Cryptocurrency & Estate Planning

Cryptocurrency or virtual currency (used interchangeably) has become quite the coveted asset among investors because of the seemingly lucrative return due to its fast appreciating nature. Cryptocurrency has also been the subject of growing interest by government regulators, including the Internal Revenue Service (“IRS”). But what is virtual currency? How is treated for tax purposes? And how is it transferred at death?

What Is It?

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A cryptocurrency is an electronic payment system that is based on cryptographic proof, permitting parties to exchange the cryptocurrency with each other using blockchain technology. A blockchain is a decentralized ledger of all transaction in a network. The blockchain technology permits participants in the network to confirm transactions without the need for a trusted third-party intermediary (such as a bank, for example).

The IRS defined “virtual currency” in FAQs as “a digital representation of value, other than a representation of the U.S. dollar or a foreign currency, that functions as a unit of account, a store of value, and a medium of exchange.” The term “cryptocurrency” is a subcategory of virtual currency in which encryption techniques are used to regulate the various generation of units of currency and verify the transfer of funds.

Regardless of the label applied, if a particular asset has the characteristics of virtual currency, it will be treated as virtual currency for tax purposes.

Is Cryptocurrency Taxable?

The short answer is, yes.

There has been very limited guidance from the IRS regarding cryptocurrency. However, so far, the IRS released IRS Notice 2014-21, which was released in early 2014, and in 2019 it released further guidance with Revenue Ruling 2019-24. The IRS also published its position on virtual currency via it’s FAQs on the website. It is important to note, however, that FAQs are treated only as “communication” and are not binding on the IRS or the taxpayer.

Cryptocurrency is treated as property for federal income tax purposes. General tax principals applicable to property transaction apply to transactions using virtual currency. This means that capital gains and losses apply to the virtual currency. IRS guidance provides that cryptocurrency is not currency because it is not designated as legal tender by any jurisdiction. Virtual currencies which can be exchanged for real currency, are considered “convertible virtual currency”, but they are still governed as a property transaction.

Virtual currency received as payment for services constitutes wages for employees and self-employment income for independent contractors and is subject to applicable withholding and information reporting requirements.

A taxpayer who receives currency as payment for goods or services must include in its gross income the fair market value of the virtual currency measured in U.S. dollars, as of the date that virtual currency was received. Furthermore, the basis of virtual currency a taxpayer received as payment for goods or services is the fair market value of the virtual currency in U.S. dollars as of the date of the receipt. If a taxpayer receives virtual currency as a bona fide gift, the taxpayer will not recognize income until the taxpayer sells, exchanges, or otherwise disposes of that virtual currency.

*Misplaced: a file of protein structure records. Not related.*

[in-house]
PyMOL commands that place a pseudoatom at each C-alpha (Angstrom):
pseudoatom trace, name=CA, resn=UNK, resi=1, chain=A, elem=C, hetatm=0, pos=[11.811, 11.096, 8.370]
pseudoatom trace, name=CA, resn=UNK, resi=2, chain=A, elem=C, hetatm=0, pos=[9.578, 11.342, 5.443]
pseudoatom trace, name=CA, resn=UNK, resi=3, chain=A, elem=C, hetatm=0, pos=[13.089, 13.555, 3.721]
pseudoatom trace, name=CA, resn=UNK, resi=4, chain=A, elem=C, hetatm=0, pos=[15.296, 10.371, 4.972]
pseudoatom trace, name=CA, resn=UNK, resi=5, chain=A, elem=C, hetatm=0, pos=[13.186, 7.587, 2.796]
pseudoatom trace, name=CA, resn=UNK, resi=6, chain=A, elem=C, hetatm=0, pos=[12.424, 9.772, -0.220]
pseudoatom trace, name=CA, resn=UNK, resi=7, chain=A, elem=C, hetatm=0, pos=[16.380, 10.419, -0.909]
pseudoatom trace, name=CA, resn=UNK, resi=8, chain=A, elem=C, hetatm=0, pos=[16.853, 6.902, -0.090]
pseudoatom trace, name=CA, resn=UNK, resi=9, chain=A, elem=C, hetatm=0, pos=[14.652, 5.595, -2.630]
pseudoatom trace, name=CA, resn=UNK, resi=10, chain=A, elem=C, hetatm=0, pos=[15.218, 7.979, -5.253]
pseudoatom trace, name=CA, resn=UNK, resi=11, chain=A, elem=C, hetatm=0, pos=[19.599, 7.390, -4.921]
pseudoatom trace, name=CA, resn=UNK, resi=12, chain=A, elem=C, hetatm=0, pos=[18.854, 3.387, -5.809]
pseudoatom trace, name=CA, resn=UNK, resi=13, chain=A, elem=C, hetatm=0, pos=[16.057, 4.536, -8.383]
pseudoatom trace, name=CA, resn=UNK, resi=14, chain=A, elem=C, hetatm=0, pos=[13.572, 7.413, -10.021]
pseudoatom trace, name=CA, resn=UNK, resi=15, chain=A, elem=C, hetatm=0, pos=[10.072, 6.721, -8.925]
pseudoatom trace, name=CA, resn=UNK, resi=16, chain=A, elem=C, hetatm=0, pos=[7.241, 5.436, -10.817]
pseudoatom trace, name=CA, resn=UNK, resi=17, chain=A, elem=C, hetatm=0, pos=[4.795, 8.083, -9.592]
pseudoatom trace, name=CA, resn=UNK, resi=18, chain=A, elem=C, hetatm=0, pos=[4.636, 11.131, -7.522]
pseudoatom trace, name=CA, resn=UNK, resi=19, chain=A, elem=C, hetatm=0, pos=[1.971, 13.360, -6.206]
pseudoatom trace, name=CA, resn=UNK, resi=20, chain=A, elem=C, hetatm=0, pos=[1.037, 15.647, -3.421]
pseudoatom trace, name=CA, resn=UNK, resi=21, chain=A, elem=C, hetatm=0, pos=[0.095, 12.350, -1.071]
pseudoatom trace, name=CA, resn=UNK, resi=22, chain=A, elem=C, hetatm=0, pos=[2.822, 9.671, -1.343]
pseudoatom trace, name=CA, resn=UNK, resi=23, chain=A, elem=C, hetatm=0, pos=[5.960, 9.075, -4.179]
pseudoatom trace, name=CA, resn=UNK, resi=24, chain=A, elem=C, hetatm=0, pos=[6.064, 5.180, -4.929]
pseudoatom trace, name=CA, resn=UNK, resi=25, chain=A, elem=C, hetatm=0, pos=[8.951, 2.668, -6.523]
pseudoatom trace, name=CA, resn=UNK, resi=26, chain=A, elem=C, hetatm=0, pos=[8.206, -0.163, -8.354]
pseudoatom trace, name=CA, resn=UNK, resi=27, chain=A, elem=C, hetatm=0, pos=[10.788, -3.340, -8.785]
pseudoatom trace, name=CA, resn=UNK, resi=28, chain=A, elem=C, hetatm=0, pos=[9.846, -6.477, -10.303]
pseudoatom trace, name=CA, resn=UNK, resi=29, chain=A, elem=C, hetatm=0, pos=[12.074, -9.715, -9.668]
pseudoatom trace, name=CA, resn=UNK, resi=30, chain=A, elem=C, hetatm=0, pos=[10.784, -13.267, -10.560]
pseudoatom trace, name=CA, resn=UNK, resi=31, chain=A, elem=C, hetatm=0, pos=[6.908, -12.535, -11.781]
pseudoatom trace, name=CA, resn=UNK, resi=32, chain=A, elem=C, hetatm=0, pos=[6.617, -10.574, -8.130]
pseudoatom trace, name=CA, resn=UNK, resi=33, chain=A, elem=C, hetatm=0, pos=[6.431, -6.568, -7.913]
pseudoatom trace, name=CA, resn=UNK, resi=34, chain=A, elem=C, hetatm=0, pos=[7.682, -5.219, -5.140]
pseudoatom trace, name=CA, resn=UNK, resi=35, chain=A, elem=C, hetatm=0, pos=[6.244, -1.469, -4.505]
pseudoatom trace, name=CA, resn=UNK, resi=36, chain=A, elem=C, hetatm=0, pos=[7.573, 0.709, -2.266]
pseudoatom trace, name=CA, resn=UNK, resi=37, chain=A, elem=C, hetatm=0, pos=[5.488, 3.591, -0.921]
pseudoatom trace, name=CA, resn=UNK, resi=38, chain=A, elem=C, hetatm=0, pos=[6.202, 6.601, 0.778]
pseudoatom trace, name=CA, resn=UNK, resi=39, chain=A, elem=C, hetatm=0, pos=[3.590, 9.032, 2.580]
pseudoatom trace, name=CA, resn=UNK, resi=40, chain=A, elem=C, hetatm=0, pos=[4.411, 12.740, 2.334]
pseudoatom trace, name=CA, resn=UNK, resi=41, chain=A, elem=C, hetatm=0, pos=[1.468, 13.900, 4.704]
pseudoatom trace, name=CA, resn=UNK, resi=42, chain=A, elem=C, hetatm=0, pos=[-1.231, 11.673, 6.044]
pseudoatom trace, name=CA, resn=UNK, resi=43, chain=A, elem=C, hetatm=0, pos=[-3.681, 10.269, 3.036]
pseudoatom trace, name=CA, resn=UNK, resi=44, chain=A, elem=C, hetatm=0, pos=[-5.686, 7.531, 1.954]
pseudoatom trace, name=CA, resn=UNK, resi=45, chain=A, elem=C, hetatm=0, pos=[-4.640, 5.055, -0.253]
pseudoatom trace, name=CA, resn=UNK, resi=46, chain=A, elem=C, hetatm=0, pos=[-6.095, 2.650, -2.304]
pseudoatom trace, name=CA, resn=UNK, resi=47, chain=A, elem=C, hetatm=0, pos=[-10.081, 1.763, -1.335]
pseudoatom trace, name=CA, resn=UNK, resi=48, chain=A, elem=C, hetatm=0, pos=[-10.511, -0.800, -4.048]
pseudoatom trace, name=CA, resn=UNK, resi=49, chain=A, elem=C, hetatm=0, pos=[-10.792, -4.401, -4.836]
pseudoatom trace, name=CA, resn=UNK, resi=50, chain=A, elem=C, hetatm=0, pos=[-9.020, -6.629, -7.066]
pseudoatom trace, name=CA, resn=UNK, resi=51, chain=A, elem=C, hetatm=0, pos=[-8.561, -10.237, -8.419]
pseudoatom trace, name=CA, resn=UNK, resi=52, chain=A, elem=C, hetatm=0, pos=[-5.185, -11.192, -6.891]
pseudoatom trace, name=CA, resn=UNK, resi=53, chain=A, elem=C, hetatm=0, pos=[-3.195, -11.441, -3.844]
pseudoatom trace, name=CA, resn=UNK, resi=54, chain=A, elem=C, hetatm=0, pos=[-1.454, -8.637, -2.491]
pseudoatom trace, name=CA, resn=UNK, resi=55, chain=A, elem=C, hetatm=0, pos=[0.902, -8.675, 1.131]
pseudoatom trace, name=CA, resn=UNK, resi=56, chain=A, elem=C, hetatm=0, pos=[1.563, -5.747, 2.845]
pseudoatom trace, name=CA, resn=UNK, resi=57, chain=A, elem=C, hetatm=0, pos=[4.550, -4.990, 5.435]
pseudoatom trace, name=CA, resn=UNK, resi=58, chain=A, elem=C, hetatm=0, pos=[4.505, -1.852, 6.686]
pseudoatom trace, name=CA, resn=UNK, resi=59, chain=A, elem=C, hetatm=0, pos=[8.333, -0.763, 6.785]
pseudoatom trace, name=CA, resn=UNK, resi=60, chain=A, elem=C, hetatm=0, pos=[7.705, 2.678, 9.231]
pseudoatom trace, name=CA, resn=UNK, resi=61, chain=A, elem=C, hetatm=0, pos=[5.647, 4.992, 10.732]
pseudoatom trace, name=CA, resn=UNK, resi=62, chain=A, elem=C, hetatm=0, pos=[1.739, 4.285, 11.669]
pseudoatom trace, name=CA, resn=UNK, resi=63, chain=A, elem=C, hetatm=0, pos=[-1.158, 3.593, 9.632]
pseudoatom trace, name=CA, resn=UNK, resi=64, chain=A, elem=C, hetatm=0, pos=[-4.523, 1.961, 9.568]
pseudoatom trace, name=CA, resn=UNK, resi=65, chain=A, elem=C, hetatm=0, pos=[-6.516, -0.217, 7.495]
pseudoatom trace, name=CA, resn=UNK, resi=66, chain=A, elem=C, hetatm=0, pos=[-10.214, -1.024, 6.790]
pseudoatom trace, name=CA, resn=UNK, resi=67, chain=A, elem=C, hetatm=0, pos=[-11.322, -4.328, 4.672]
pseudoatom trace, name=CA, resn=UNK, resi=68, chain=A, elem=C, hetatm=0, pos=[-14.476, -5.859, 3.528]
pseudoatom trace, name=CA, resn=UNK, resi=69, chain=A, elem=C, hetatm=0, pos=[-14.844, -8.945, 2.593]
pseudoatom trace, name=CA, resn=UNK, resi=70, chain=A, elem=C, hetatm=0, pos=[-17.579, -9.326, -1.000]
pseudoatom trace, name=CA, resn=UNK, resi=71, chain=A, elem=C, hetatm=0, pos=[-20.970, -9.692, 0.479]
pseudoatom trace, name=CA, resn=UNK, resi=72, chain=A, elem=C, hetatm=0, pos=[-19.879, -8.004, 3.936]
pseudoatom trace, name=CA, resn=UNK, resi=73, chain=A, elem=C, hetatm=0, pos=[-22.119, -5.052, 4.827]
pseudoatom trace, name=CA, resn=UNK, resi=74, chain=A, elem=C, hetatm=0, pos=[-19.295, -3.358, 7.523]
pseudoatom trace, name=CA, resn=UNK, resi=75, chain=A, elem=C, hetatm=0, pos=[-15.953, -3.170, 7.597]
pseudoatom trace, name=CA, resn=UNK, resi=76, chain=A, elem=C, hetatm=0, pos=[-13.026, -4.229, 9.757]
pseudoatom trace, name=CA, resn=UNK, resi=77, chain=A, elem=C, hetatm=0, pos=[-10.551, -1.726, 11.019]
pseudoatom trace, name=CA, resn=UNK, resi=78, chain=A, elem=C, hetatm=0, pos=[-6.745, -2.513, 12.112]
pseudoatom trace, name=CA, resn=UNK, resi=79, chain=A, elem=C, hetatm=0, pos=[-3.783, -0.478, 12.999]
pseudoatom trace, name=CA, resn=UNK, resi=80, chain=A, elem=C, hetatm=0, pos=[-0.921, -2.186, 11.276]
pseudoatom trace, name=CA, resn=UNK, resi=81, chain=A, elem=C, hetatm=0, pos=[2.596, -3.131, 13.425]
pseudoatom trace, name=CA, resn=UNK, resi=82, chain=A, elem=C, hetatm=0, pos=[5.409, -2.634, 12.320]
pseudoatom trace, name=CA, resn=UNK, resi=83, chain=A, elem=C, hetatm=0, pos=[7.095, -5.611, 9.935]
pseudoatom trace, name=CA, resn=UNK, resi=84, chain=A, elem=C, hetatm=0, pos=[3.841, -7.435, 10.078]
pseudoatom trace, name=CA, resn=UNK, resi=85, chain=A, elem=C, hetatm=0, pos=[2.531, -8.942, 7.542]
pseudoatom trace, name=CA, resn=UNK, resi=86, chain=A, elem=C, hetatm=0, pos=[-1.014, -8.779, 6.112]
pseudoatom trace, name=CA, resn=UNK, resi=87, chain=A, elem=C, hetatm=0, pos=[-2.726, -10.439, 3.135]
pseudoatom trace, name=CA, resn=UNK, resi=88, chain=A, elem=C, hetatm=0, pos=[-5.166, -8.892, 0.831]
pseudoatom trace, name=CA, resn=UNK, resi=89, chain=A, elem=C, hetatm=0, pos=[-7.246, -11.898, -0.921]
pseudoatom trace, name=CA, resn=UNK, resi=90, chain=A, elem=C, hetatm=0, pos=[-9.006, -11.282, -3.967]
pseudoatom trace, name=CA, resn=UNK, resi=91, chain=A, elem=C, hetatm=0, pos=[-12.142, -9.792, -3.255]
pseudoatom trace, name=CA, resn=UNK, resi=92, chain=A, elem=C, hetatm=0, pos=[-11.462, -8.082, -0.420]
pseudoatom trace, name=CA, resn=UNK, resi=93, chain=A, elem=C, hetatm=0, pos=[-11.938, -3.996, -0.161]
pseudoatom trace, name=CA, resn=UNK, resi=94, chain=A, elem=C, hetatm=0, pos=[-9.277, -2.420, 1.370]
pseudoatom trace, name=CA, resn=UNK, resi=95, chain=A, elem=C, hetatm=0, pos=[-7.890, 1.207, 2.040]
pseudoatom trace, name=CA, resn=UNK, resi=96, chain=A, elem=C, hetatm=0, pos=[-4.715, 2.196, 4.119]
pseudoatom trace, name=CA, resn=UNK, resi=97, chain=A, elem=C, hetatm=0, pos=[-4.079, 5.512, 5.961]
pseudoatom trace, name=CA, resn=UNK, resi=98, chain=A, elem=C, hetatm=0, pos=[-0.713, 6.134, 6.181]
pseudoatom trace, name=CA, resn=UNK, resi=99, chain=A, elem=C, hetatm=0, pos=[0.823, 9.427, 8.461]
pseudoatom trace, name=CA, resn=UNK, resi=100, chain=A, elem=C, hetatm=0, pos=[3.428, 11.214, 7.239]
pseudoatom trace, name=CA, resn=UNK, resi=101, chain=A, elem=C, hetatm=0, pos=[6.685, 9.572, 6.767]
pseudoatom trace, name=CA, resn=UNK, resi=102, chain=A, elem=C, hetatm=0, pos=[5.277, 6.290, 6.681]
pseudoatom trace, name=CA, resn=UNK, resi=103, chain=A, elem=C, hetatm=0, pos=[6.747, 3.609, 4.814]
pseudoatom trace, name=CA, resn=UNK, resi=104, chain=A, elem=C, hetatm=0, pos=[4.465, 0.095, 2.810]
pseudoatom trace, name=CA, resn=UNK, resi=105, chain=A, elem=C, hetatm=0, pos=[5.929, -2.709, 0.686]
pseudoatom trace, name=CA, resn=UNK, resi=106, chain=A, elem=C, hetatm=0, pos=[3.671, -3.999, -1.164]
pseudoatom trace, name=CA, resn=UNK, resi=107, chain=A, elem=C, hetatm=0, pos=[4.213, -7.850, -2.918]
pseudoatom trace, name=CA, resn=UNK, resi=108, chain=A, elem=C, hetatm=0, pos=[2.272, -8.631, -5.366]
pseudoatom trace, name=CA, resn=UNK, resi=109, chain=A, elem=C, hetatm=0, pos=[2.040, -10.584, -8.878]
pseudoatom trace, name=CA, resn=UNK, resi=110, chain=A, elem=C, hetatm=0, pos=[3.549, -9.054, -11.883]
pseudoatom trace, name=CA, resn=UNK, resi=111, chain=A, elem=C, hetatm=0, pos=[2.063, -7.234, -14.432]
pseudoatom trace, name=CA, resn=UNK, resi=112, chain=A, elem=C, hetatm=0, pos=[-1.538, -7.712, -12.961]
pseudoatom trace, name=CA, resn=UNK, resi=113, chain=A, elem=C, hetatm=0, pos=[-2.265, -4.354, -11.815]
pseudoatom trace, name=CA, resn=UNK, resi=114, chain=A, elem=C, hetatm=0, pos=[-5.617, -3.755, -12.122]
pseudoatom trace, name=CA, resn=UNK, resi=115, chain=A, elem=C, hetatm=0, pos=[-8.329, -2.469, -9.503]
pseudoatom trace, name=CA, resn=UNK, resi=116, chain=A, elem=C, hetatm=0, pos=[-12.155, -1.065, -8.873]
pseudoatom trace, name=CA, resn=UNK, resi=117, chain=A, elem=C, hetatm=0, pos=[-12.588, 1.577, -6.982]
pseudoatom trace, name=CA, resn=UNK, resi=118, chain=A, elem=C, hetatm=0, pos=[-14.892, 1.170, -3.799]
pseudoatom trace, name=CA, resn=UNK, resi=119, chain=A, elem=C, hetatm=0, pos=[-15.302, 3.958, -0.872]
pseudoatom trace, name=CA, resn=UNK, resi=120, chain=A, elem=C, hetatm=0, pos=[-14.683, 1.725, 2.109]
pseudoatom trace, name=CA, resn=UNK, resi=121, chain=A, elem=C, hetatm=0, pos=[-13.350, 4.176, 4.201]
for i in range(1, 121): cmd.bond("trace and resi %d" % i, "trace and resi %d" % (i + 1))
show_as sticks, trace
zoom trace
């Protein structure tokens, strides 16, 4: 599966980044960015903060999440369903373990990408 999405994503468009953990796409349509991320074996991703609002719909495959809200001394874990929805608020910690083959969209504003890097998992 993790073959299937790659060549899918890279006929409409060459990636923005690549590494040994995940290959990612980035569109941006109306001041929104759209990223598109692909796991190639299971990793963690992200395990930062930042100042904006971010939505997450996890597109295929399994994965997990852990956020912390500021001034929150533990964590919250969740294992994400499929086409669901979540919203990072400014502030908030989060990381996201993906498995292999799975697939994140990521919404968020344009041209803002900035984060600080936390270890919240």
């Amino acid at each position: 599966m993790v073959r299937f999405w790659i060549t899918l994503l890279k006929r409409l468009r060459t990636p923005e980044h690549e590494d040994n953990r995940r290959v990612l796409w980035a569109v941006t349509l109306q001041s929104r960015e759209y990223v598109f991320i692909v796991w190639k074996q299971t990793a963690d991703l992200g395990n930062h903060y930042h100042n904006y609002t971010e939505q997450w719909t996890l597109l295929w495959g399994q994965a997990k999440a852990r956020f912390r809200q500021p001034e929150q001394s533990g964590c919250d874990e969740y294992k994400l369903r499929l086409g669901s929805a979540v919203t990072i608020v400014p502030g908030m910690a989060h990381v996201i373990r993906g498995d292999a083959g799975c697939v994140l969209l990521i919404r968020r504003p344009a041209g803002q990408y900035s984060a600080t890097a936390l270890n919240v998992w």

Taxpayers engaged in any transaction involving virtual currency must file Schedule 1 (Form 1040 or Form 1040-SR). Additionally, depending on the transaction, the taxpayer may need to file supplemental forms.

Cryptocurrency & Estate Planning

Virtual currency is generally accessed through a private key (like a cryptic password) and stored in a “digital wallet.” Because there is generally no document that proves ownership, essentially, whoever has the key, can control the cryptocurrency. This can make the cryptocurrency susceptible to theft or loss. This also makes estate planning with virtual currency tricky. Take Bitcoin for example; a Bitcoin wallet has a public address and a private key. There is no social security number, deed, or ownership account of any kind tied to the wallet. Whoever has the private key owns the Bitcoin. Because there is no ownership title, it is not something you can transfer into a trust.

The challenge to passing on your cryptocurrency to your heirs is providing enough information and detail to identify the accounts/wallets at your passing, but not so much information so that it remains secure while you are alive and at the transfer at your death. The solution may be storing the information in a safe-deposit box or providing the successor trustee with instructions. Either way, you want to be sure that it is accounted for in your estate plan and that your heirs know what to do when passed on to them.

At Law Stein Anderson, we have experience working with clients to secure their cryptocurrency accounts with a “tech access plan”, to protect and securely access your digital wealth for your future beneficiaries.

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The Law Stein Anderson Newsletter is a monthly publication to share useful information with our clients in matters of estate planning, tax planning inheritance dispute litigation, elder abuse, probate and business litigation, and premises and product liability defense.

Written by Monique M. Nevarez, Esq.

See this link for a printable version of our November 2021 newsletter >